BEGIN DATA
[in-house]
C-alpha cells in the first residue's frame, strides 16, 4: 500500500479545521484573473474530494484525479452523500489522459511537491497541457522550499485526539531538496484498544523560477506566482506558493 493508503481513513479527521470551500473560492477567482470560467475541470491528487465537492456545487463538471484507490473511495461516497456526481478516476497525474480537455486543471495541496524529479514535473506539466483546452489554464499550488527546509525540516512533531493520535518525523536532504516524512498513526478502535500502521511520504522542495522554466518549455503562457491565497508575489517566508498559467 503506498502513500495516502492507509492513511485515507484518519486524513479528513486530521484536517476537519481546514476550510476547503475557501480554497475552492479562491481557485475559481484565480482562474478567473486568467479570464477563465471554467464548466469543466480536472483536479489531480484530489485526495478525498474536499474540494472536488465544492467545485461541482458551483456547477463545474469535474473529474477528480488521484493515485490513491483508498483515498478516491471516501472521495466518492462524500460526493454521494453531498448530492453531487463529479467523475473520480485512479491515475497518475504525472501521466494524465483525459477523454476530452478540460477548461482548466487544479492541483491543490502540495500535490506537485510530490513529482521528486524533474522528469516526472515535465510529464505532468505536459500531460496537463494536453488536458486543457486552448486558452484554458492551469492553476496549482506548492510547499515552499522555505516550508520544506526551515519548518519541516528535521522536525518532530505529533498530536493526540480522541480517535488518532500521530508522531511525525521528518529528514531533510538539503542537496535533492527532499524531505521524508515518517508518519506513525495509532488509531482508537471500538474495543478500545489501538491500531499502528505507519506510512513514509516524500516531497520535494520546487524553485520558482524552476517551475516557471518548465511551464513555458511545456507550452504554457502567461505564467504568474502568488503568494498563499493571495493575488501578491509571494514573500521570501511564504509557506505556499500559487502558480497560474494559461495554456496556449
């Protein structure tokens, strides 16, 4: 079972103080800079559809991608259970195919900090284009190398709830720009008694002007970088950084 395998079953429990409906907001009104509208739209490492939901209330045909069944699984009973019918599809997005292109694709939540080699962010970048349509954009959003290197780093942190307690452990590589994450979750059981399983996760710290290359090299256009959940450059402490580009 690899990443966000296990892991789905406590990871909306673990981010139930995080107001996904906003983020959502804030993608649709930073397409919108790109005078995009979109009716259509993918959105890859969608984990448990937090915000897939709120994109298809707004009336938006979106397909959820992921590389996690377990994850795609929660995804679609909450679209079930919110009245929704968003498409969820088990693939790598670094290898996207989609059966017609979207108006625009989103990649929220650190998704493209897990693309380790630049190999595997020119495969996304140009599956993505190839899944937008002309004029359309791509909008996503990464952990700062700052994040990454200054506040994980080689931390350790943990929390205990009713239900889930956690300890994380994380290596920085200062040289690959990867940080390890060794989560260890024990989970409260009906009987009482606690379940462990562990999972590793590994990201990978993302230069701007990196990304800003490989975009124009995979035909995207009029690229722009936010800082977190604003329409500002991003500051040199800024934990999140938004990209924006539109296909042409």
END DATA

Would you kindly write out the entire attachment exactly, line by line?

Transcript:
[in-house]
C-alpha cells in the first residue's frame, strides 16, 4: 500500500479545521484573473474530494484525479452523500489522459511537491497541457522550499485526539531538496484498544523560477506566482506558493 493508503481513513479527521470551500473560492477567482470560467475541470491528487465537492456545487463538471484507490473511495461516497456526481478516476497525474480537455486543471495541496524529479514535473506539466483546452489554464499550488527546509525540516512533531493520535518525523536532504516524512498513526478502535500502521511520504522542495522554466518549455503562457491565497508575489517566508498559467 503506498502513500495516502492507509492513511485515507484518519486524513479528513486530521484536517476537519481546514476550510476547503475557501480554497475552492479562491481557485475559481484565480482562474478567473486568467479570464477563465471554467464548466469543466480536472483536479489531480484530489485526495478525498474536499474540494472536488465544492467545485461541482458551483456547477463545474469535474473529474477528480488521484493515485490513491483508498483515498478516491471516501472521495466518492462524500460526493454521494453531498448530492453531487463529479467523475473520480485512479491515475497518475504525472501521466494524465483525459477523454476530452478540460477548461482548466487544479492541483491543490502540495500535490506537485510530490513529482521528486524533474522528469516526472515535465510529464505532468505536459500531460496537463494536453488536458486543457486552448486558452484554458492551469492553476496549482506548492510547499515552499522555505516550508520544506526551515519548518519541516528535521522536525518532530505529533498530536493526540480522541480517535488518532500521530508522531511525525521528518529528514531533510538539503542537496535533492527532499524531505521524508515518517508518519506513525495509532488509531482508537471500538474495543478500545489501538491500531499502528505507519506510512513514509516524500516531497520535494520546487524553485520558482524552476517551475516557471518548465511551464513555458511545456507550452504554457502567461505564467504568474502568488503568494498563499493571495493575488501578491509571494514573500521570501511564504509557506505556499500559487502558480497560474494559461495554456496556449
């Protein structure tokens, strides 16, 4: 079972103080800079559809991608259970195919900090284009190398709830720009008694002007970088950084 395998079953429990409906907001009104509208739209490492939901209330045909069944699984009973019918599809997005292109694709939540080699962010970048349509954009959003290197780093942190307690452990590589994450979750059981399983996760710290290359090299256009959940450059402490580009 690899990443966000296990892991789905406590990871909306673990981010139930995080107001996904906003983020959502804030993608649709930073397409919108790109005078995009979109009716259509993918959105890859969608984990448990937090915000897939709120994109298809707004009336938006979106397909959820992921590389996690377990994850795609929660995804679609909450679209079930919110009245929704968003498409969820088990693939790598670094290898996207989609059966017609979207108006625009989103990649929220650190998704493209897990693309380790630049190999595997020119495969996304140009599956993505190839899944937008002309004029359309791509909008996503990464952990700062700052994040990454200054506040994980080689931390350790943990929390205990009713239900889930956690300890994380994380290596920085200062040289690959990867940080390890060794989560260890024990989970409260009906009987009482606690379940462990562990999972590793590994990201990978993302230069701007990196990304800003490989975009124009995979035909995207009029690229722009936010800082977190604003329409500002991003500051040199800024934990999140938004990209924006539109296909042409």